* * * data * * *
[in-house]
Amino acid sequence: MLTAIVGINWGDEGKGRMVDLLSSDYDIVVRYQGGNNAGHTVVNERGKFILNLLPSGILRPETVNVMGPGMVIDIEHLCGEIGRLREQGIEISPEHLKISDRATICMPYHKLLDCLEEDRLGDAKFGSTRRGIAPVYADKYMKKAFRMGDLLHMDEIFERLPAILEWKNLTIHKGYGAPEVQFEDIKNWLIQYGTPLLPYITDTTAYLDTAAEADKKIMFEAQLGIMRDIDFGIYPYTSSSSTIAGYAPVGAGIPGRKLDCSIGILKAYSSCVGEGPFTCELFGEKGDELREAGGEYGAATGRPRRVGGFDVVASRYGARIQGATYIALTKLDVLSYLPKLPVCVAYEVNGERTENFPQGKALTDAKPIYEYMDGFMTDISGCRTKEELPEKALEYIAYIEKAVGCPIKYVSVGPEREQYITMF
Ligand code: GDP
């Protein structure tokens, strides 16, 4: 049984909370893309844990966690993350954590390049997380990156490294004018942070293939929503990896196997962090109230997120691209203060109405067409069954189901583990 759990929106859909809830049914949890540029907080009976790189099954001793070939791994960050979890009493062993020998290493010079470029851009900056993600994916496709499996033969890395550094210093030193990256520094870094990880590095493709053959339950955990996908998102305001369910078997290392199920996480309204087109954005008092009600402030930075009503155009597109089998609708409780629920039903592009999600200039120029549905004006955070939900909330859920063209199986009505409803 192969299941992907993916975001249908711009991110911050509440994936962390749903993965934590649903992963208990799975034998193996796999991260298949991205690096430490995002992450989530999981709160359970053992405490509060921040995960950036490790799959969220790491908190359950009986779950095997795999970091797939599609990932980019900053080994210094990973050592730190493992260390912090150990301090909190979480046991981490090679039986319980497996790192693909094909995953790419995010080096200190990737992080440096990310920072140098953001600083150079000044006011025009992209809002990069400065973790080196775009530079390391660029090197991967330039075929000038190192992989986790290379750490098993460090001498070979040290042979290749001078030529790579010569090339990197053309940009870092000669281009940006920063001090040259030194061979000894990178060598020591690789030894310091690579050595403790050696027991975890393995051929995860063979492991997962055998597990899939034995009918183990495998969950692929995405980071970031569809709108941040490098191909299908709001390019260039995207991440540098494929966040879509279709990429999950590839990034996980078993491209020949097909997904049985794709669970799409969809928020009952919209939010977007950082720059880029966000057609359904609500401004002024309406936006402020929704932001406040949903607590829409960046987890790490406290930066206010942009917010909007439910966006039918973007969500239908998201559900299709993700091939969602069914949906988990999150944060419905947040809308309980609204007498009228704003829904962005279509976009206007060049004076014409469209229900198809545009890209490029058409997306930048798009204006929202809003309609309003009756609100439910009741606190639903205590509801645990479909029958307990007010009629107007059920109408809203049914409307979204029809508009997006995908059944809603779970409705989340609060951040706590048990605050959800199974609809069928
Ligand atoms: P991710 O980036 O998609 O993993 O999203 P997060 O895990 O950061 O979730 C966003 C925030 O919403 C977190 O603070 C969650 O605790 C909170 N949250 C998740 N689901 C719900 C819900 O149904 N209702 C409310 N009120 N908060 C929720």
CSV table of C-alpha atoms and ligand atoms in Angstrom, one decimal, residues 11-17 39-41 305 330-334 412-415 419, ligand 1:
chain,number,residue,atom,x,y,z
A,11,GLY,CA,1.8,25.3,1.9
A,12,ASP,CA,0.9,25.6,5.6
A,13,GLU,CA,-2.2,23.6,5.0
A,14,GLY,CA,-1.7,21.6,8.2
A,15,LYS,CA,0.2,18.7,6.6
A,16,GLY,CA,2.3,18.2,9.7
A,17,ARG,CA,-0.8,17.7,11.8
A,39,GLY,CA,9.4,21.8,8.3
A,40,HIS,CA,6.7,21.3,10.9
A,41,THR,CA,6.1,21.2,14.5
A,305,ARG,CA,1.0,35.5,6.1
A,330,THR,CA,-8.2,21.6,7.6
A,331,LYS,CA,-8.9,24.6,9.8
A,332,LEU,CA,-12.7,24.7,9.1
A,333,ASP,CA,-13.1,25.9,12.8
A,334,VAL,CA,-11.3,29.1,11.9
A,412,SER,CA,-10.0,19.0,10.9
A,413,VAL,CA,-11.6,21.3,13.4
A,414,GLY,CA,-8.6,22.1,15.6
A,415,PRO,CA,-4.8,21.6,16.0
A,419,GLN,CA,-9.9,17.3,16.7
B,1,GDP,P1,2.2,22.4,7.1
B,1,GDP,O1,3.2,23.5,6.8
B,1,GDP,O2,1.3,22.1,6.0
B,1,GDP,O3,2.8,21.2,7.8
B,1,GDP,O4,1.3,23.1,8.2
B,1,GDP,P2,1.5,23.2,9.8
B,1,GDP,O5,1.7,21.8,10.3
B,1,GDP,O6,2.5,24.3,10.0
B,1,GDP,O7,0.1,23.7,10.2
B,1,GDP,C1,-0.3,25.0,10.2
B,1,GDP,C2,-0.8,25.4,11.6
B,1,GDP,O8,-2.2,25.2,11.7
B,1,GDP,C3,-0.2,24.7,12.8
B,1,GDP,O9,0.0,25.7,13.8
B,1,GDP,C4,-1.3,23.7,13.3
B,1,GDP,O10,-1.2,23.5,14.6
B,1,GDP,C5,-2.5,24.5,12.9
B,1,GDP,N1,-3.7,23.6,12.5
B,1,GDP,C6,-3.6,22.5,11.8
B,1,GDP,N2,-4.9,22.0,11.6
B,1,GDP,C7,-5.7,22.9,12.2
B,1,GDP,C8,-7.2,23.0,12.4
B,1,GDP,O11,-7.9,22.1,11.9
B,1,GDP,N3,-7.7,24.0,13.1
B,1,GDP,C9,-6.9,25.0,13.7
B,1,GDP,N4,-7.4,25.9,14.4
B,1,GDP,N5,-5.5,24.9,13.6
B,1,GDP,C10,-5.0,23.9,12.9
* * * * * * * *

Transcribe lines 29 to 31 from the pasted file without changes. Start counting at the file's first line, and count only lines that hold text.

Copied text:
B,1,GDP,P1,2.2,22.4,7.1
B,1,GDP,O1,3.2,23.5,6.8
B,1,GDP,O2,1.3,22.1,6.0